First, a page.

From Our Perspective: Chapter 13 Bankruptcy Saved Client From an Ex-Spouse’s Demands & Debt

Elizabeth German
By: Elizabeth German
PublishedJan 3, 2024
4 minute read

Robinson & Henry’s knowledgeable attorneys give their professional insight in “From Our Perspective” where we take a closer look at successful outcomes achieved by our attorneys. We’ll also share our legal expertise on other cases and legal issues in Colorado.

In this episode, Robinson & Henry Bankruptcy Partner Elizabeth German explains how Chapter 13 bankruptcy gave our client a second chance, and helped a Dad get back on track.

Our client was buried in debt after a tough divorce and job loss. While the client found hope and financial stability through Chapter 13 bankruptcy, life threw him another curveball. When our client lost his job again, he temporarily fell behind on his bankruptcy repayment plan. This type of hiccup calls for the invaluable guidance of an experienced bankruptcy attorney. Liz worked with the court to have our client’s repayment plan modified and get him back on track. 

Now, our client is nearing the finish line. He’s on track to receive his discharge, has resolved some child support issues, and avoided having his wages garnished. Our client is on the road to building a brighter financial future, free from the burden of overwhelming debt.

Past results afford no guarantee of future results; each matter is different and must be judged on its own merits. Facts are those of an actual Robinson & Henry litigation case.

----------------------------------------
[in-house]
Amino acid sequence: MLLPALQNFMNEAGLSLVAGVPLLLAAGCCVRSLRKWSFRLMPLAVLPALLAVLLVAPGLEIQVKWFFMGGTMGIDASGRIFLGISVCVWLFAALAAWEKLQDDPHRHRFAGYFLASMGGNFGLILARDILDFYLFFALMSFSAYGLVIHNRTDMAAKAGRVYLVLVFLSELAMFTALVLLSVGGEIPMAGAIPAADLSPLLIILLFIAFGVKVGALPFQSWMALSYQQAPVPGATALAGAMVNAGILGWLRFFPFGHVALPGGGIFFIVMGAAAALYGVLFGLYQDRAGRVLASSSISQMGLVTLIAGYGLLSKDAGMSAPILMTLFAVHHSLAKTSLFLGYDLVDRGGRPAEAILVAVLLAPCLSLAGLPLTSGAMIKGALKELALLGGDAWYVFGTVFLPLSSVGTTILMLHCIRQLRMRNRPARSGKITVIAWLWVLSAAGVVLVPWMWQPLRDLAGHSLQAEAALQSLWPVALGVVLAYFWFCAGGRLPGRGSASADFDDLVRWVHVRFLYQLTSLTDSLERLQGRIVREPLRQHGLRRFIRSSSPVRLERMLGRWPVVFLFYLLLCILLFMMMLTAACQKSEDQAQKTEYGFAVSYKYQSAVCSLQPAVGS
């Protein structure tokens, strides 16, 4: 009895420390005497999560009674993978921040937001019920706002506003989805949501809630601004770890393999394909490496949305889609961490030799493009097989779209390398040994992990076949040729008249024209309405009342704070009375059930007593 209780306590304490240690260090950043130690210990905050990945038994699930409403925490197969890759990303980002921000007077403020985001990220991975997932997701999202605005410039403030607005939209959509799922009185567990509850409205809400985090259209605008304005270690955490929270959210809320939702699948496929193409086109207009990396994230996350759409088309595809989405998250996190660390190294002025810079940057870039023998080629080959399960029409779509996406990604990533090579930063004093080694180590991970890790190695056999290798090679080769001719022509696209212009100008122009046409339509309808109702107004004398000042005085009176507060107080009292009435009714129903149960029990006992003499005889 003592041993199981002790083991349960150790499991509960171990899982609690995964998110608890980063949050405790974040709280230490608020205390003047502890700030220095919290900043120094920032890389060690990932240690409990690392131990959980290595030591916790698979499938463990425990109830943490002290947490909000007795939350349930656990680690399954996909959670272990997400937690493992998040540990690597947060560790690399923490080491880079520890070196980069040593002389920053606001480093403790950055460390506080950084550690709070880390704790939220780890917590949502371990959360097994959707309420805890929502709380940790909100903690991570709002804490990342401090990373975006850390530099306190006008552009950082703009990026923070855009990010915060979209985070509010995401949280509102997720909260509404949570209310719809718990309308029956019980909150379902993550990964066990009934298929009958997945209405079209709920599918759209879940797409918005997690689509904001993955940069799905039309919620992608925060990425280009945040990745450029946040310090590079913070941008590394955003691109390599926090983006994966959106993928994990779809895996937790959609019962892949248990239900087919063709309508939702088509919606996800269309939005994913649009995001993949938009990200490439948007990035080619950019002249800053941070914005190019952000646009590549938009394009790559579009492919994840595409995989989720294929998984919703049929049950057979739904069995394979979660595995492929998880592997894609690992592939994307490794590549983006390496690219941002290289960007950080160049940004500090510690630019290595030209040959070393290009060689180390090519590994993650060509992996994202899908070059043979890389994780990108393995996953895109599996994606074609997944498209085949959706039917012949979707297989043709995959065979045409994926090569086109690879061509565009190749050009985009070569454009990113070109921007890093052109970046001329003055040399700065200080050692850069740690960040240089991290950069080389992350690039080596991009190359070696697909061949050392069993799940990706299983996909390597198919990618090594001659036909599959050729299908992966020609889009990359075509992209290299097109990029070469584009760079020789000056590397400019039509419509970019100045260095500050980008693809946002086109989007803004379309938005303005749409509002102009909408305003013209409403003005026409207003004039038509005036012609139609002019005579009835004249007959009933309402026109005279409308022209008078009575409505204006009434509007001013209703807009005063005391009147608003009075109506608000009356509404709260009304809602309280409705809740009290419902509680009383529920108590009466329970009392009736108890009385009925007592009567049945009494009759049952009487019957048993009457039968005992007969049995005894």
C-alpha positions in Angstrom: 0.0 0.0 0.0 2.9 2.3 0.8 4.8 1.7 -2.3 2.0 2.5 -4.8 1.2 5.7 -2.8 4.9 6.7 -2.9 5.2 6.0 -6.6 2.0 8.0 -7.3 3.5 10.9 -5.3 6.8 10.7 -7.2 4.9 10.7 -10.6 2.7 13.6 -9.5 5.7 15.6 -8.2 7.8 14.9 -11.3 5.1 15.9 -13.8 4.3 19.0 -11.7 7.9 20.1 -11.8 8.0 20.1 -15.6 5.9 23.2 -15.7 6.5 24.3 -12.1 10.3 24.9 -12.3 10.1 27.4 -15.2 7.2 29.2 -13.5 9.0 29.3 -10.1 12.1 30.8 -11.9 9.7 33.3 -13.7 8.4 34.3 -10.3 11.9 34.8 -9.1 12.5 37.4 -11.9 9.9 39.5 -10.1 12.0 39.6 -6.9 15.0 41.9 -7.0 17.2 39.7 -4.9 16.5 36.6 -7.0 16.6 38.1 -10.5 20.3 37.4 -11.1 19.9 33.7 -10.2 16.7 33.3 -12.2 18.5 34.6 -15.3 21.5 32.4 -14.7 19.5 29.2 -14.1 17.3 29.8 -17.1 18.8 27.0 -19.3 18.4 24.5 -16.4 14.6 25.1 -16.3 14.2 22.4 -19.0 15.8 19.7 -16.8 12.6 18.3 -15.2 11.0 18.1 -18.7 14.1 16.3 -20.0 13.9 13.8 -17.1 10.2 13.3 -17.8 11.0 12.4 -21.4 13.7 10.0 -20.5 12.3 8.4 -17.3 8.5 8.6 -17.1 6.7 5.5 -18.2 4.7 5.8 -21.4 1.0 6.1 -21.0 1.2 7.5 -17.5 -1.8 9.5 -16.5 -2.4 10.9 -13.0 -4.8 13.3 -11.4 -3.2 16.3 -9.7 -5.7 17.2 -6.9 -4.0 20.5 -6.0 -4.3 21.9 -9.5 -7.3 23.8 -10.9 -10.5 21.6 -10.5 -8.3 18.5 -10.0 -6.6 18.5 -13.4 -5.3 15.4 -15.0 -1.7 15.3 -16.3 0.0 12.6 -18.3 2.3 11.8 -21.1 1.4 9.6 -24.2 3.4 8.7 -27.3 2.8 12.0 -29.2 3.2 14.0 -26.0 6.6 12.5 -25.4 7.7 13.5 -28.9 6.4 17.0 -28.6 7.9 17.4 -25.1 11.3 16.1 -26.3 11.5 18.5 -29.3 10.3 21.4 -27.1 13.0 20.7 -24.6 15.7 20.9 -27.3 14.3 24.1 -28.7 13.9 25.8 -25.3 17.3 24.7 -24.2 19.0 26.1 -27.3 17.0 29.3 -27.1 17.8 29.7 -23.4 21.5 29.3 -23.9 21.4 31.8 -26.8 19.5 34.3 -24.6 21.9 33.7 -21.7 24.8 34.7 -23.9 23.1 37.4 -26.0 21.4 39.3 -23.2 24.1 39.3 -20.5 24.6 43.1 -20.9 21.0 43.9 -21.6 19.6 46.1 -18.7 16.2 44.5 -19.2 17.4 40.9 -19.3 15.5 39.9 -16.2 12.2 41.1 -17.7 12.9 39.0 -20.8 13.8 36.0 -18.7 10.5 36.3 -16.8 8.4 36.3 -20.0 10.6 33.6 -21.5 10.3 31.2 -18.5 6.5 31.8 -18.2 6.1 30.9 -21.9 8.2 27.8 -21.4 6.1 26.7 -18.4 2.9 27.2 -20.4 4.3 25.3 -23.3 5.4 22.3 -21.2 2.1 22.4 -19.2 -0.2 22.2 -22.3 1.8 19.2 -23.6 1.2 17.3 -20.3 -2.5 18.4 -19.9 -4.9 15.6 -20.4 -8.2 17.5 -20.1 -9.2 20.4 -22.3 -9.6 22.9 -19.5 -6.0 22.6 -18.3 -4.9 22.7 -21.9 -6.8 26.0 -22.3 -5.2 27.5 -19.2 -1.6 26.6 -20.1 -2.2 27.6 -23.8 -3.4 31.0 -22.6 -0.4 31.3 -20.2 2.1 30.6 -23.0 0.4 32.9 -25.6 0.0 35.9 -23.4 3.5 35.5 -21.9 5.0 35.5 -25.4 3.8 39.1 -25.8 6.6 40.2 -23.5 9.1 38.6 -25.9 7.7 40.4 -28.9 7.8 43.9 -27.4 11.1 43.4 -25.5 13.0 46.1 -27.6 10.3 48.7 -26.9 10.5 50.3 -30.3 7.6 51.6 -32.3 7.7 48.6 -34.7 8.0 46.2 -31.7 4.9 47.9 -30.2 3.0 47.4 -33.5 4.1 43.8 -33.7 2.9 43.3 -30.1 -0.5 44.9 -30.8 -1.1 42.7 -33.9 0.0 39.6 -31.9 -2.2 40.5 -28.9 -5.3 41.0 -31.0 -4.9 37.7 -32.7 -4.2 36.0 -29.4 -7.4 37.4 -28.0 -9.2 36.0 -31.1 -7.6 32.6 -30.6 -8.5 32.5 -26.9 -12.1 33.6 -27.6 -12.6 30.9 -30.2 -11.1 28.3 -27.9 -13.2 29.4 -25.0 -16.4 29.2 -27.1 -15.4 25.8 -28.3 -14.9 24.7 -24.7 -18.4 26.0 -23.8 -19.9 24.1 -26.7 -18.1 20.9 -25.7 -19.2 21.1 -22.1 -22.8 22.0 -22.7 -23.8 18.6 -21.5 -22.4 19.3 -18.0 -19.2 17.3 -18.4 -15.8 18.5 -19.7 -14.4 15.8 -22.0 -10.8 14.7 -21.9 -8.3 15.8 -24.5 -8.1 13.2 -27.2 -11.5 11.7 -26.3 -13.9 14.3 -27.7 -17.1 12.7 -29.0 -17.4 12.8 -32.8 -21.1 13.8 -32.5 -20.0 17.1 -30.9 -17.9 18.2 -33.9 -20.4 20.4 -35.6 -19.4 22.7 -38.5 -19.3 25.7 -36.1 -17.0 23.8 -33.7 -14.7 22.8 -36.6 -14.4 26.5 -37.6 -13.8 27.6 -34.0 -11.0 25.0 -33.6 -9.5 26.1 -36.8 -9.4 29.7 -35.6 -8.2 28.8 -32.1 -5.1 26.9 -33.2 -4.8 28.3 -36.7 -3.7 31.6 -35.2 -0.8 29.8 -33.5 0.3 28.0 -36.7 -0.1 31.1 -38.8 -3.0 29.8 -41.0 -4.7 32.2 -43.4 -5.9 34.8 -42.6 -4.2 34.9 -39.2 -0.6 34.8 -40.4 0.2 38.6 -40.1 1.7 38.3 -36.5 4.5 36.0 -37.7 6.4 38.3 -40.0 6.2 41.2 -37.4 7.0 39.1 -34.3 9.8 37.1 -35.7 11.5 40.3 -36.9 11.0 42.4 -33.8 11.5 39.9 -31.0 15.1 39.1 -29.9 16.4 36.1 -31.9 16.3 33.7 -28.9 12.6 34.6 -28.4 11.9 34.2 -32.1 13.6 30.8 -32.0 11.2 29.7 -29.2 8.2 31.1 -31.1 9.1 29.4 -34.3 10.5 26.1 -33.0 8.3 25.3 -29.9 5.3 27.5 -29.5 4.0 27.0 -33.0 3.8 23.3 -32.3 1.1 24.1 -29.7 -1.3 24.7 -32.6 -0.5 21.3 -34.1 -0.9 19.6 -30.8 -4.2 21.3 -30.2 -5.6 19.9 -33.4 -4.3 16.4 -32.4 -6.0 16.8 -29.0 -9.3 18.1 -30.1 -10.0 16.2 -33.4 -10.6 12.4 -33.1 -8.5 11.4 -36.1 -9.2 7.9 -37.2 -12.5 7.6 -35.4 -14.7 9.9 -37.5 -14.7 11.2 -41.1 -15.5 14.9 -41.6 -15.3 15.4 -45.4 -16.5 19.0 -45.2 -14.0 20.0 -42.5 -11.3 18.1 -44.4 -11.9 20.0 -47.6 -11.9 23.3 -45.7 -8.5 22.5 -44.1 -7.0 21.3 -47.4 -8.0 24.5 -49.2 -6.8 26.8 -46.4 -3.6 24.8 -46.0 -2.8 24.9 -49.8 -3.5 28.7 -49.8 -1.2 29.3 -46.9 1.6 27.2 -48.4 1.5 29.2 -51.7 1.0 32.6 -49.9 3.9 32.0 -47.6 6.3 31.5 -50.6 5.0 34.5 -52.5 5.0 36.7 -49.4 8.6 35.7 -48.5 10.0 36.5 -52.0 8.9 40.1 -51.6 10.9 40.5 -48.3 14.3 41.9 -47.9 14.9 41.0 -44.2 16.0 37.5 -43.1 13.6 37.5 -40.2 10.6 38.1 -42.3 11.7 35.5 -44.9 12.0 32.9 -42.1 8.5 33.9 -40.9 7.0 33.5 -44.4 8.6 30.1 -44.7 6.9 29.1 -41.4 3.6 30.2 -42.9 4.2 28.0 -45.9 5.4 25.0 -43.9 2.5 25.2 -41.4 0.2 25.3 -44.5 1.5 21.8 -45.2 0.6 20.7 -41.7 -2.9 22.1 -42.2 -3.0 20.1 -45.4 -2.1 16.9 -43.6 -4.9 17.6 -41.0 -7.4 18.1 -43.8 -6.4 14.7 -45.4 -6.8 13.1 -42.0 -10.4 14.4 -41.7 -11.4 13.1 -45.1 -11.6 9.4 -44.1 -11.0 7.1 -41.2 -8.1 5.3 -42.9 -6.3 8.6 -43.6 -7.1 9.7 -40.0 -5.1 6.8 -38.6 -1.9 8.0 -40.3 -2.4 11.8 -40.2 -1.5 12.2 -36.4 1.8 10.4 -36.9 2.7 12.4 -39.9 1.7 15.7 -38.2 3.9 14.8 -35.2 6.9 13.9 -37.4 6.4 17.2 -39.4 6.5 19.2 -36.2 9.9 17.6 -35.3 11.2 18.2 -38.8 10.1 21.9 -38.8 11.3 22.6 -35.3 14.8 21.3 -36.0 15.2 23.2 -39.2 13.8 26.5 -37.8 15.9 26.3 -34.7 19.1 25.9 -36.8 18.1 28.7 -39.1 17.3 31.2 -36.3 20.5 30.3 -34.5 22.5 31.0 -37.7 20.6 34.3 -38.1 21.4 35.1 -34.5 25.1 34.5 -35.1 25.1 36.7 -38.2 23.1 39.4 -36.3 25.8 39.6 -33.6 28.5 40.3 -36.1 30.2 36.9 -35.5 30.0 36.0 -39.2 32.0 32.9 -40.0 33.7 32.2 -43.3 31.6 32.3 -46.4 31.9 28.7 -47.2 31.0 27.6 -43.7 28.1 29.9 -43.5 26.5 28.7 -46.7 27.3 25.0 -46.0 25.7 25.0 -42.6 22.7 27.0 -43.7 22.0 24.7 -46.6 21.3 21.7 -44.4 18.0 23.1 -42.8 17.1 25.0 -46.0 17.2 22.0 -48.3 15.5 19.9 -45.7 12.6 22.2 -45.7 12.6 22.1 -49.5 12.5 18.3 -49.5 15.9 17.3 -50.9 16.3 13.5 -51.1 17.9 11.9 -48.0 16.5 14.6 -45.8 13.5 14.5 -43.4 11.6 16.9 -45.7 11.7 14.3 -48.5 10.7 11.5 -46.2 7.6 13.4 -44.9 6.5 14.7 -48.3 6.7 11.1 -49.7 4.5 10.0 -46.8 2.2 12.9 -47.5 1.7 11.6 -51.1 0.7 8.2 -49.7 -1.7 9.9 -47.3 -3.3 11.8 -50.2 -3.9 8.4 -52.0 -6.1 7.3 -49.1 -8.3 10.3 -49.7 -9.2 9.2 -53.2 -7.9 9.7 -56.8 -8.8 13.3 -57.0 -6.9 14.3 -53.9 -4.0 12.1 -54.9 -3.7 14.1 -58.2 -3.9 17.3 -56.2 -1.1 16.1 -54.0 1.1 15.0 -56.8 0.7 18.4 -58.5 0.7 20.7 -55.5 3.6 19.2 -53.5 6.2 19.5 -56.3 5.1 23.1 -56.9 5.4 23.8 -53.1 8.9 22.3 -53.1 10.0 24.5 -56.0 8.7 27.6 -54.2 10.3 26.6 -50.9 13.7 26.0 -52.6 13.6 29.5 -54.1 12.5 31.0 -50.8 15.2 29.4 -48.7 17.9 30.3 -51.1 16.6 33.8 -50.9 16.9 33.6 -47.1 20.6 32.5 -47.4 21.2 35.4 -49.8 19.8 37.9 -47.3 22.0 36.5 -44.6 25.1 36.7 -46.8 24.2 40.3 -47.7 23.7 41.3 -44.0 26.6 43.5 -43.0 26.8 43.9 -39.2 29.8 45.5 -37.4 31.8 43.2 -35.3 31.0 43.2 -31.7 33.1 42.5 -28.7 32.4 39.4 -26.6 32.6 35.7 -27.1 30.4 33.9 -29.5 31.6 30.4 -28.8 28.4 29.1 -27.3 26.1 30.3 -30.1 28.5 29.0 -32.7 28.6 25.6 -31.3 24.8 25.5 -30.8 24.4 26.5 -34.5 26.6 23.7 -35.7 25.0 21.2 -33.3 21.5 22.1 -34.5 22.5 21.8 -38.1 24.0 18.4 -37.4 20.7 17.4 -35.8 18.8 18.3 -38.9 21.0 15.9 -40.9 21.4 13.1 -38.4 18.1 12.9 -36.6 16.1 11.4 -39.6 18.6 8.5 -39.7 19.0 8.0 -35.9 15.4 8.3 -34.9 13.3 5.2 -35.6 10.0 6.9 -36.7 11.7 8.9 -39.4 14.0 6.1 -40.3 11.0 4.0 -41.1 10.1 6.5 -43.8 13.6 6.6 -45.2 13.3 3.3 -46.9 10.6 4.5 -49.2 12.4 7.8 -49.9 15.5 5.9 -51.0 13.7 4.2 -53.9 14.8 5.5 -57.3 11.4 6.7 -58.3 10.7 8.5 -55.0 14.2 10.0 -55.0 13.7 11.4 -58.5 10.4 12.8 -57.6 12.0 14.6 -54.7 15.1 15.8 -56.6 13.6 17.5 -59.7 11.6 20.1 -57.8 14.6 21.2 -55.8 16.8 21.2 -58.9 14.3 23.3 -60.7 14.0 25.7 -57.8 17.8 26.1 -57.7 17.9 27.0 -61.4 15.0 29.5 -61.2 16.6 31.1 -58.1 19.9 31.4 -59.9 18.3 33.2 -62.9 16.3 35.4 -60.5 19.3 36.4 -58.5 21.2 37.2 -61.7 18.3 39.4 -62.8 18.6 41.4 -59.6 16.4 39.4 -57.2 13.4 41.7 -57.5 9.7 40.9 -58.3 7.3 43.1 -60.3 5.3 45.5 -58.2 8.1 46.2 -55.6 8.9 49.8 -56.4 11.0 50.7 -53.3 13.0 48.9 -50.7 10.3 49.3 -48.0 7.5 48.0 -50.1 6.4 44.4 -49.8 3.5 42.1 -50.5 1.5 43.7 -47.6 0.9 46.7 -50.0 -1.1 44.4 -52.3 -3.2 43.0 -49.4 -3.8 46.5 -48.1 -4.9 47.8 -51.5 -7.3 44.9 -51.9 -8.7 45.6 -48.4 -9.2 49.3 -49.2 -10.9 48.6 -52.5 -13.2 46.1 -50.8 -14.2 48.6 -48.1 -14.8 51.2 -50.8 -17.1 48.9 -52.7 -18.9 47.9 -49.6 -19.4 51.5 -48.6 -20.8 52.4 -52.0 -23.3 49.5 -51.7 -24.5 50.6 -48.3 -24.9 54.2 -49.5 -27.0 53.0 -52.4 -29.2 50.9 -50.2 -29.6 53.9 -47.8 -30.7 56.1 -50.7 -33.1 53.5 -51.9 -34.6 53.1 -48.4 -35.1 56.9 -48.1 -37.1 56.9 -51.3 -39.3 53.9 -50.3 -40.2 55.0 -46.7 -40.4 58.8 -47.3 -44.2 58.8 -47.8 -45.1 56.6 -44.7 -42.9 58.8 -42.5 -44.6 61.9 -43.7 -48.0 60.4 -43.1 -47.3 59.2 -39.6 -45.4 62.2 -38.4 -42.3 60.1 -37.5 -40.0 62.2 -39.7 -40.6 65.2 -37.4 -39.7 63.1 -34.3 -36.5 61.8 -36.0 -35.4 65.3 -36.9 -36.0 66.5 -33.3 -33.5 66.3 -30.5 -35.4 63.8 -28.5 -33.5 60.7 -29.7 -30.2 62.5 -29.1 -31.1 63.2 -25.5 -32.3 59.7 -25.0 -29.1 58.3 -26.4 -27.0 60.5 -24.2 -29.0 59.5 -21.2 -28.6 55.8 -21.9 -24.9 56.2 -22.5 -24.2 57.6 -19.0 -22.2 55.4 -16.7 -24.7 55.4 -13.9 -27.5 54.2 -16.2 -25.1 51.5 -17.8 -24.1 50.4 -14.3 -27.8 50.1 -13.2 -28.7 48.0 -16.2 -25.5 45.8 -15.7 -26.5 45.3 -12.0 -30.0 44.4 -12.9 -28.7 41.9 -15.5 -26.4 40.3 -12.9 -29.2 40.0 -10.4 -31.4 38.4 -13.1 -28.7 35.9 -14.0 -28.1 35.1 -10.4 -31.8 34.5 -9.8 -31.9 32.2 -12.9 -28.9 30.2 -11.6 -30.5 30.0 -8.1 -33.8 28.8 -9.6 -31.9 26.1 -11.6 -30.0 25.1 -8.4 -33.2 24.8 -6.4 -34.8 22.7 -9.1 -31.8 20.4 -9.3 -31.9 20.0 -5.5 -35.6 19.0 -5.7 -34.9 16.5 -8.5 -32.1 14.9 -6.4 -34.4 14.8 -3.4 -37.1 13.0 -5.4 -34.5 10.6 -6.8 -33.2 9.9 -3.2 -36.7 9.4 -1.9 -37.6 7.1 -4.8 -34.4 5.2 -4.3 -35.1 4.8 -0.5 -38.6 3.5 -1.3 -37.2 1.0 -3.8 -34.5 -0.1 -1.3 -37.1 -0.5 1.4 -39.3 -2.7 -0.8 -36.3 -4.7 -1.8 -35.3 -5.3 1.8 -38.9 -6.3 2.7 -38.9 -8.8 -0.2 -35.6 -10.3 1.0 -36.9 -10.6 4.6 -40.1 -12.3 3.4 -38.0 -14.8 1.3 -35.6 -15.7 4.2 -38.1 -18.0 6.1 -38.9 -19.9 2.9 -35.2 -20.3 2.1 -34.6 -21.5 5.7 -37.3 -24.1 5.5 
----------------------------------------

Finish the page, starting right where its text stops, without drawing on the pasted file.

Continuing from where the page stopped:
Question: Liz, thank you for joining me. Tell me more about our client and why they needed your help?

Liz: This individual who had a very messy divorce and he got stuck with a very significant amount of child support obligation. He had a job loss and got behind, and the ex took him back to court for contempt for the back due child support.

He had found a new job. With that order, he was going to be subject to a 25% wage garnishment, which would have left him unable to pay his normal living expenses. We decided to file a Chapter 13 plan of reorganization because one of the benefits is that child support arrears, along with things like taxes or mortgage arrears, you can basically reformulate a payment plan to catch those back up over a five year period, which is going to allow you to be able to then pay your normal living expenses and have a one finite payment for your debt.